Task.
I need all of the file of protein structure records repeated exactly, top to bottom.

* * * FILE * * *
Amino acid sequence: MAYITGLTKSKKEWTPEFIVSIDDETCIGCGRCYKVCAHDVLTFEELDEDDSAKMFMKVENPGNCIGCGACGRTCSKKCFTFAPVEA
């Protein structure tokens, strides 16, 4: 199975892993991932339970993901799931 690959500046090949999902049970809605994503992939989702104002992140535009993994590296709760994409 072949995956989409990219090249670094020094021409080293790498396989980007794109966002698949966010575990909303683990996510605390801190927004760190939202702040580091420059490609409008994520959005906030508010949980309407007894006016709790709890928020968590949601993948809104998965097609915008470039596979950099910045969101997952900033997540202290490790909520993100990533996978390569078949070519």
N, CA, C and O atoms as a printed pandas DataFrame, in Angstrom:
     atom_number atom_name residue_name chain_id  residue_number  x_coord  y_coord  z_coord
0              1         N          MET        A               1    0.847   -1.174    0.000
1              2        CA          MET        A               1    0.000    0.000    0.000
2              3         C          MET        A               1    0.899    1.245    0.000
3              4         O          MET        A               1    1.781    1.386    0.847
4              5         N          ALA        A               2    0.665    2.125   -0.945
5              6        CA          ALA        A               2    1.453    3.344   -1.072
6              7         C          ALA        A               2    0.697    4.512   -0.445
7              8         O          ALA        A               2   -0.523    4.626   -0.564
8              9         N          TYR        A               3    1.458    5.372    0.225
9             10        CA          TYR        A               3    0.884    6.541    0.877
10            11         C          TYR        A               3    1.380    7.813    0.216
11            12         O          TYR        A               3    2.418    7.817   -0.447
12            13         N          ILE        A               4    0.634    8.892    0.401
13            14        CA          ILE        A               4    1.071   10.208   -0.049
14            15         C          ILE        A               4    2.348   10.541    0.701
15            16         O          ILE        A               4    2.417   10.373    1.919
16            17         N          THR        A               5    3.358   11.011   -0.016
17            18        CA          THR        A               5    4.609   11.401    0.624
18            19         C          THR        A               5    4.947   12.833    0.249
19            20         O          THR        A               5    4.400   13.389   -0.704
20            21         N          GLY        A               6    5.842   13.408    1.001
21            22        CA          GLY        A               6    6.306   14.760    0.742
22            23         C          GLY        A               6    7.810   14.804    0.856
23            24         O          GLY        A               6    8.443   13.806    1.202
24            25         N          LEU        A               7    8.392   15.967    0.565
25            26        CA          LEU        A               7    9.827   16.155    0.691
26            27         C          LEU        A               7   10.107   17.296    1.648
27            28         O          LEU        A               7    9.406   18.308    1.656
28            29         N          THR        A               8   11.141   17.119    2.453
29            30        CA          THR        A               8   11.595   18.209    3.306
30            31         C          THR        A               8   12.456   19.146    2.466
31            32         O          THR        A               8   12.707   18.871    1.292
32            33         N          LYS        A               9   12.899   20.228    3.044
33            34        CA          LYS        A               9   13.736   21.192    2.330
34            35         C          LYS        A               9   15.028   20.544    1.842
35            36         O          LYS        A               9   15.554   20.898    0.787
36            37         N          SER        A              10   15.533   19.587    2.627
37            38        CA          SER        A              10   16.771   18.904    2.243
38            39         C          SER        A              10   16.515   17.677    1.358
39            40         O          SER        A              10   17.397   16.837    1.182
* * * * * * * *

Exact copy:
Amino acid sequence: MAYITGLTKSKKEWTPEFIVSIDDETCIGCGRCYKVCAHDVLTFEELDEDDSAKMFMKVENPGNCIGCGACGRTCSKKCFTFAPVEA
């Protein structure tokens, strides 16, 4: 199975892993991932339970993901799931 690959500046090949999902049970809605994503992939989702104002992140535009993994590296709760994409 072949995956989409990219090249670094020094021409080293790498396989980007794109966002698949966010575990909303683990996510605390801190927004760190939202702040580091420059490609409008994520959005906030508010949980309407007894006016709790709890928020968590949601993948809104998965097609915008470039596979950099910045969101997952900033997540202290490790909520993100990533996978390569078949070519």
N, CA, C and O atoms as a printed pandas DataFrame, in Angstrom:
     atom_number atom_name residue_name chain_id  residue_number  x_coord  y_coord  z_coord
0              1         N          MET        A               1    0.847   -1.174    0.000
1              2        CA          MET        A               1    0.000    0.000    0.000
2              3         C          MET        A               1    0.899    1.245    0.000
3              4         O          MET        A               1    1.781    1.386    0.847
4              5         N          ALA        A               2    0.665    2.125   -0.945
5              6        CA          ALA        A               2    1.453    3.344   -1.072
6              7         C          ALA        A               2    0.697    4.512   -0.445
7              8         O          ALA        A               2   -0.523    4.626   -0.564
8              9         N          TYR        A               3    1.458    5.372    0.225
9             10        CA          TYR        A               3    0.884    6.541    0.877
10            11         C          TYR        A               3    1.380    7.813    0.216
11            12         O          TYR        A               3    2.418    7.817   -0.447
12            13         N          ILE        A               4    0.634    8.892    0.401
13            14        CA          ILE        A               4    1.071   10.208   -0.049
14            15         C          ILE        A               4    2.348   10.541    0.701
15            16         O          ILE        A               4    2.417   10.373    1.919
16            17         N          THR        A               5    3.358   11.011   -0.016
17            18        CA          THR        A               5    4.609   11.401    0.624
18            19         C          THR        A               5    4.947   12.833    0.249
19            20         O          THR        A               5    4.400   13.389   -0.704
20            21         N          GLY        A               6    5.842   13.408    1.001
21            22        CA          GLY        A               6    6.306   14.760    0.742
22            23         C          GLY        A               6    7.810   14.804    0.856
23            24         O          GLY        A               6    8.443   13.806    1.202
24            25         N          LEU        A               7    8.392   15.967    0.565
25            26        CA          LEU        A               7    9.827   16.155    0.691
26            27         C          LEU        A               7   10.107   17.296    1.648
27            28         O          LEU        A               7    9.406   18.308    1.656
28            29         N          THR        A               8   11.141   17.119    2.453
29            30        CA          THR        A               8   11.595   18.209    3.306
30            31         C          THR        A               8   12.456   19.146    2.466
31            32         O          THR        A               8   12.707   18.871    1.292
32            33         N          LYS        A               9   12.899   20.228    3.044
33            34        CA          LYS        A               9   13.736   21.192    2.330
34            35         C          LYS        A               9   15.028   20.544    1.842
35            36         O          LYS        A               9   15.554   20.898    0.787
36            37         N          SER        A              10   15.533   19.587    2.627
37            38        CA          SER        A              10   16.771   18.904    2.243
38            39         C          SER        A              10   16.515   17.677    1.358
39            40         O          SER        A              10   17.397   16.837    1.182